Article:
Small island damaged by second cyclone this year

Satellite photo of Cyclone Joaninha on March 27, 2019. (Photo: NASA)

It’s been a busy year so far for cyclones in the Southern Hemisphere. Australia has been hit by two major storms this March, Trevor and Veronica, that suspended dry bulk shipping around the northern coasts of the country. The world’s two largest dry bulk ports – Hedland and Dampier – are located there, and were still shut down as March 25, 2019. The two large, strong cyclones struck back-to-back in a short period of time. Major liquefied natural gas export facilities along the northwestern Australian coast have also suspended operations. All of this happening about a month before the official end of Australia’s cyclone season.

Another area south of the equator that has had recent run-ins with cyclones is the island of Rodrigues in the Indian Ocean. Tropical Cyclone Joaninha came close to making a direct hit earlier this week, and continues to linger nearby as of this evening (Thursday, March 28), local time (EDT plus eight hours).

As the storm slid past, strong winds and heavy rain slammed the tiny volcanic island located about 1,000 miles east of Madagascar. At its closest point, the eye of the storm was only 50 miles from Rodrigues, which is home to about 40,000 people.

Joaninha trudged along, moving at a sluggish 10 mph, ensuring a drawn out onslaught from the cyclone. Winds in Rodrigues’ capital of Port Mathurin, on the north coast, gusted over 60 mph (Tropical Storm strength) for more than 30 hours. The highest recorded gust anywhere on the island was around 100 mph (Category 2 Hurricane strength).

Some parts of Rodrigues reported nearly eight inches of rainfall from Joaninha, but the situation would have been even worse if the eye of the storm had made landfall. Gusts at the center of the cyclone reached 155 mph, the same speed as Hurricane Michael’s winds at landfall on the Florida Panhandle in October 2018.

 Satellite photo of Cyclone Joaninha, early morning of March 28, 2019. The island of Rodrigues is outlined in red to the left of the storm.  (Photo: Fleet Numerical Meteorology & Oceanography Center (FNMOC).
Satellite photo of Cyclone Joaninha, early morning of March 28, 2019. The island of Rodrigues is outlined in red to the left of the storm. (Photo: Fleet Numerical Meteorology & Oceanography Center (FNMOC).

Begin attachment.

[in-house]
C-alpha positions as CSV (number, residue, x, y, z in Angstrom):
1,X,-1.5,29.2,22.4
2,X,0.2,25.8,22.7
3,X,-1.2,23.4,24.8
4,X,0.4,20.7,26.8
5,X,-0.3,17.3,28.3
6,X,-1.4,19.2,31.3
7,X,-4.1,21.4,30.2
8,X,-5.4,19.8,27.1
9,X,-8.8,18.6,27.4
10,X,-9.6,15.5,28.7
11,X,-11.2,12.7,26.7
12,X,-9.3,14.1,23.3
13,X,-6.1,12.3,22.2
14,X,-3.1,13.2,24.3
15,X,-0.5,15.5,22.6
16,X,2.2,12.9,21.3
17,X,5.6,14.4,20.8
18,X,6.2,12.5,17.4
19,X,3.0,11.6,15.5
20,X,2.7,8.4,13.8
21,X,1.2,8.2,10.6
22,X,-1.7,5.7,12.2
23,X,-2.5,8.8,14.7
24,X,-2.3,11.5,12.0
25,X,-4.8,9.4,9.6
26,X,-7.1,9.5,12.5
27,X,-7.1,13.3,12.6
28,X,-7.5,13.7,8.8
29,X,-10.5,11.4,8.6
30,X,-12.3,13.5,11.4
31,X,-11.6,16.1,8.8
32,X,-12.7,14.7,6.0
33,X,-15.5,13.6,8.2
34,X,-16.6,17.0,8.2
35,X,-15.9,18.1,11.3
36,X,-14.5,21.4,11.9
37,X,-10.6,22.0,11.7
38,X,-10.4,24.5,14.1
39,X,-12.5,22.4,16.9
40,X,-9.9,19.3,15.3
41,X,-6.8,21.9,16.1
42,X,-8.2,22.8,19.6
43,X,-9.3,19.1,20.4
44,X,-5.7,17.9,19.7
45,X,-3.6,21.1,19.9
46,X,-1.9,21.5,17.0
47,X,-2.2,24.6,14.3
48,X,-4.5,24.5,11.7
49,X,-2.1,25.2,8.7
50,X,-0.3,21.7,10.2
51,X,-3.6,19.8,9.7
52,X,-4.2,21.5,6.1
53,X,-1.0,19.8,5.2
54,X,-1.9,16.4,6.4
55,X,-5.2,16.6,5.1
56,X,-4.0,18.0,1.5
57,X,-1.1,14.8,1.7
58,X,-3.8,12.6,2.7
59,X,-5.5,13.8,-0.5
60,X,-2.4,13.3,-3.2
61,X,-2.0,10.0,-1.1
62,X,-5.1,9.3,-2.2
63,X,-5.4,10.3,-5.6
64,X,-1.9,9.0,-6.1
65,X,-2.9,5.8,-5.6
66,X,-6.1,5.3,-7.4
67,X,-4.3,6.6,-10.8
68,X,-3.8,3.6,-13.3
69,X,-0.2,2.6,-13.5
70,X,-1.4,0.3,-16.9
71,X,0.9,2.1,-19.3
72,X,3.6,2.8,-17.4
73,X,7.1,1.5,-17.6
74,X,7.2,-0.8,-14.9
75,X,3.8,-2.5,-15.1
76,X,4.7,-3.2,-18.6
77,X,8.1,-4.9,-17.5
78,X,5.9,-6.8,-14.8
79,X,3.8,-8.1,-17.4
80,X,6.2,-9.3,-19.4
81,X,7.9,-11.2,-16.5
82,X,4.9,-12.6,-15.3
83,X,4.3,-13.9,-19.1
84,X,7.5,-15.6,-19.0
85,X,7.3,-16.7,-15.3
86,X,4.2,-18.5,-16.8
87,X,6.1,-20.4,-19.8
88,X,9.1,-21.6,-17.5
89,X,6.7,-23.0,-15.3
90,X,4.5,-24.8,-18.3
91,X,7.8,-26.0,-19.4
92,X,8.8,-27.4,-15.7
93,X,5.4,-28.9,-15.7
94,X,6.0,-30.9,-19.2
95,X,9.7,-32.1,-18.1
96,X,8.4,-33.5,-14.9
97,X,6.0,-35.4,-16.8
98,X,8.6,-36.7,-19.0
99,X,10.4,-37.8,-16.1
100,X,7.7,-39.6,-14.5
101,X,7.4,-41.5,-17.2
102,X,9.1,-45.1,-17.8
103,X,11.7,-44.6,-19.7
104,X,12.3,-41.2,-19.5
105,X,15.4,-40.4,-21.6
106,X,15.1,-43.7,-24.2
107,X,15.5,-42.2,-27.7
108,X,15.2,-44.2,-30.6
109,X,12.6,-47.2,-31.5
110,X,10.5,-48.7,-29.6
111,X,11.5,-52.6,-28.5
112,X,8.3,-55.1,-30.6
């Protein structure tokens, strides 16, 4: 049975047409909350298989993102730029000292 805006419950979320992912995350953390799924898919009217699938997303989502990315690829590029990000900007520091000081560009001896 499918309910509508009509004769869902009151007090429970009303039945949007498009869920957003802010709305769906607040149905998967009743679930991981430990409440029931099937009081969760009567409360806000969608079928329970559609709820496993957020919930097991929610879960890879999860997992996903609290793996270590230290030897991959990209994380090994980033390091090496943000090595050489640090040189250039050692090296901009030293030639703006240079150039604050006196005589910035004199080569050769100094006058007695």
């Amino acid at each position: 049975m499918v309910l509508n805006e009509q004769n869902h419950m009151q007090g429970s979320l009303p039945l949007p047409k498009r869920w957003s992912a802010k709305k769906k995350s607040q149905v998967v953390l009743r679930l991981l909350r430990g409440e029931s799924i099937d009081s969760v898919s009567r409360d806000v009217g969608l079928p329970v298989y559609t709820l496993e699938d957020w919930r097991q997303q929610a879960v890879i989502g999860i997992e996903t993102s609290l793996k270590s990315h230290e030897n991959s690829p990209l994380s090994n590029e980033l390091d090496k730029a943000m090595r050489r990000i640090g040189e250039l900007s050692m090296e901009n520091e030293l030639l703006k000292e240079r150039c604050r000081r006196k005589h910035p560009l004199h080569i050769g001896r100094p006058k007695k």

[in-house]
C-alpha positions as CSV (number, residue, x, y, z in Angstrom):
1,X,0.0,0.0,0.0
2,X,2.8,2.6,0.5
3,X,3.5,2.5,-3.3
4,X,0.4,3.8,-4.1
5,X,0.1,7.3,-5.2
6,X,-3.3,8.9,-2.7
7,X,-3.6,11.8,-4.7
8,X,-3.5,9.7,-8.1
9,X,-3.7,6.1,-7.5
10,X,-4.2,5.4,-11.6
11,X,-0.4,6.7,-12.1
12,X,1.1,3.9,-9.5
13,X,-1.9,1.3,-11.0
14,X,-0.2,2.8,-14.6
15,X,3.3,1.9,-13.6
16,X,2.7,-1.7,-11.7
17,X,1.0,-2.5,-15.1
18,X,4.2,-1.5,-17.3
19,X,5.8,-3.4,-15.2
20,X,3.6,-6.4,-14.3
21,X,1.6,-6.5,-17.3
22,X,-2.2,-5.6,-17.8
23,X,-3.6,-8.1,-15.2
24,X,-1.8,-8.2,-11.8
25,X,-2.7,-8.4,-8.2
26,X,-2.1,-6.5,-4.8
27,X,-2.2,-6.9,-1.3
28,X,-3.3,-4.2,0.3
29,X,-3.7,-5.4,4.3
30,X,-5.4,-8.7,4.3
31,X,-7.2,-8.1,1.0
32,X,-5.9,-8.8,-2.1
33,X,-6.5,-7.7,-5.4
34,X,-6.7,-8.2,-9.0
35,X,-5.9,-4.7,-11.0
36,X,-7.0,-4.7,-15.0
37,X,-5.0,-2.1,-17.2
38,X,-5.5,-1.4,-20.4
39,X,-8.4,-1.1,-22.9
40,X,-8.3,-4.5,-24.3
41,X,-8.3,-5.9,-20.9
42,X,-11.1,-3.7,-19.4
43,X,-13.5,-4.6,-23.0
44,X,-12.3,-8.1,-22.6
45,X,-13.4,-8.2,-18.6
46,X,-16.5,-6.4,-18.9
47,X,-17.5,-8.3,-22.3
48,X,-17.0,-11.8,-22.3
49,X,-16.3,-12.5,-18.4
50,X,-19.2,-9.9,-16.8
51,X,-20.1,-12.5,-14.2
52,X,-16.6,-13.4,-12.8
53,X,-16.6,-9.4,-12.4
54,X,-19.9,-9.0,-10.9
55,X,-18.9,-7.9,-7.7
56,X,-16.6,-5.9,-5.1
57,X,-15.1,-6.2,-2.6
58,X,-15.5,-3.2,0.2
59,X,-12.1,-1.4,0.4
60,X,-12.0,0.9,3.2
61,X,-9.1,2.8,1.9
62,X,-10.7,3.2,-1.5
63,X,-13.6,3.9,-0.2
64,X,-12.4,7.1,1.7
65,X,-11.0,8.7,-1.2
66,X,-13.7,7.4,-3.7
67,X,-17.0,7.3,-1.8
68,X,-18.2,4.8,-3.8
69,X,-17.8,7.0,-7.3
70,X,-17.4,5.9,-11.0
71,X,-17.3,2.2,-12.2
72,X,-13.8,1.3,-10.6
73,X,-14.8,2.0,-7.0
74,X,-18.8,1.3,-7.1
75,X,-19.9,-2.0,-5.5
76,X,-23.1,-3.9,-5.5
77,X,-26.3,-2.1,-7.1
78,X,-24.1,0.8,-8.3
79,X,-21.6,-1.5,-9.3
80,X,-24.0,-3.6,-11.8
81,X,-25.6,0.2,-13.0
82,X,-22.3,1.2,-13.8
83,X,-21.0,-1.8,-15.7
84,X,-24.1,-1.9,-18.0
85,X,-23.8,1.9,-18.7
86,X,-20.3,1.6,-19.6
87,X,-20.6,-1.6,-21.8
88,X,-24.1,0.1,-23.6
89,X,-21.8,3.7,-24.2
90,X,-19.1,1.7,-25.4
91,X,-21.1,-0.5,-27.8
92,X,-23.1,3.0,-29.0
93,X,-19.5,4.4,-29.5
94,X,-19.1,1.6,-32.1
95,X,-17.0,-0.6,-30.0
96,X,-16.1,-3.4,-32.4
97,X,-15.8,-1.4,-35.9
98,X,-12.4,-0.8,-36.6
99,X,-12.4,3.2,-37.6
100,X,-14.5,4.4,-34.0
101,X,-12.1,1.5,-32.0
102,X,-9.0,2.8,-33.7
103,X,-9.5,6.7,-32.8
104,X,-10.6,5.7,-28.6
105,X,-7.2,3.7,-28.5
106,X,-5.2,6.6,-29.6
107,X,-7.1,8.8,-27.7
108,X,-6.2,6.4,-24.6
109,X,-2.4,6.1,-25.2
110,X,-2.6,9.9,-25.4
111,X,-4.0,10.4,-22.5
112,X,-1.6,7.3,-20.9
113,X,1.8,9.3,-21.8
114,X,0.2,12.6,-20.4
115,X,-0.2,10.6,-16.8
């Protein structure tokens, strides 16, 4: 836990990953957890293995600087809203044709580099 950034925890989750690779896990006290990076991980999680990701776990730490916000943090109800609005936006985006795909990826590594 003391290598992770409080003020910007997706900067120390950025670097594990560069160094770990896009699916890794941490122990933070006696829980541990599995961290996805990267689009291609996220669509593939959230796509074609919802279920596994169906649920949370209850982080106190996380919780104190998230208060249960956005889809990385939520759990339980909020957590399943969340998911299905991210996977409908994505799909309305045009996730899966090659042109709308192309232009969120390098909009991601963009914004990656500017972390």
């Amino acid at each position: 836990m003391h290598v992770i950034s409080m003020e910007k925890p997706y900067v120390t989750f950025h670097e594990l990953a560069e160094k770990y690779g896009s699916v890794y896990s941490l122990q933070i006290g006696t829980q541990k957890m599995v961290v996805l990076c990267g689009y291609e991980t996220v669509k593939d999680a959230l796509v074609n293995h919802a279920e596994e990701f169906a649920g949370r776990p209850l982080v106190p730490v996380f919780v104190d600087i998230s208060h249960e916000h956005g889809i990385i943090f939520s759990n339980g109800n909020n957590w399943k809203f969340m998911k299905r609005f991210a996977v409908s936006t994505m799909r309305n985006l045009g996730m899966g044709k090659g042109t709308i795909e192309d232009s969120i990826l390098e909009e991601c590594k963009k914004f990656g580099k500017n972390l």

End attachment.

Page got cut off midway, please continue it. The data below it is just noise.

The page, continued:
Some people say “lightning doesn’t strike twice,” but this is the second storm to hit Rodrigues this year. Cyclone Gelena, a storm of similar size and strength as Joaninha, passed by the island in early February. It destroyed 90 percent of its electric grid, and forced the evacuation of more than 140 people to shelters. Most of the damage was due to fallen trees that led to blocked roads; there were also snapped power cables, telephone lines and widespread flooding was reported. Gelena caused around $1 million in damages.

This is an early start for the tropical cyclone season in the Indian Ocean. It usually doesn’t perk up until April, with peak activity in May (followed by a second peak in November, the month before the official end of the season). The damage caused by Joaninha is still being assessed, and the cyclone is forecast to weaken and drift southward, away from Rodrigues, over the next several days.

The Mauritius Meteorological Services (MMS) has canceled its Cyclone Warning, but a High Wave Warning remains in effect until 10:00 a.m. local time on Friday, March 29. MMS’s warning noted, “The intense tropical cyclone JOANINHA is generating heavy swells of the order of 4 to 5 meters [13 to 16 feet] which are influencing the sea state around Rodrigues. Also, storm surge will cause a rise in the sea water level of about 0.5 metres above the normal tides which will result in the inundation of low lying coastal areas particularly to the east, south and south-west.” The MMS is urging fishermen, boaters and the public not to go out at sea and not to venture on the beaches until the all clear advice from the concerned authorities.

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Nick Austin, Director of Weather Analytics and Senior Meteorologist

In his 17 years of weather forecasting experience, Nick worked on air at WBBJ-TV and WRCB-TV, including time spent doing weather analysis and field reporting. He received his Bachelor of Science in Meteorology from Florida State University as well as a Bachelor of Science in Management from Georgia Institute of Technology. Nick is also a member of the American Meteorological Society and National Weather Association. As a member of the weather team at WBBJ-TV in Jackson, Tennessee, Nick was nominated for a Mid-South Emmy for live coverage of a major tornado outbreak in 2008. As part of the weather team at WRCB-TV in Chattanooga, Tennessee, Nick shared the Chattanooga Times-Free Press Best of the Best award for “Best Weather Team” for eight consecutive years. Nick earned his National Weather Association Broadcasting Seal in 2005.

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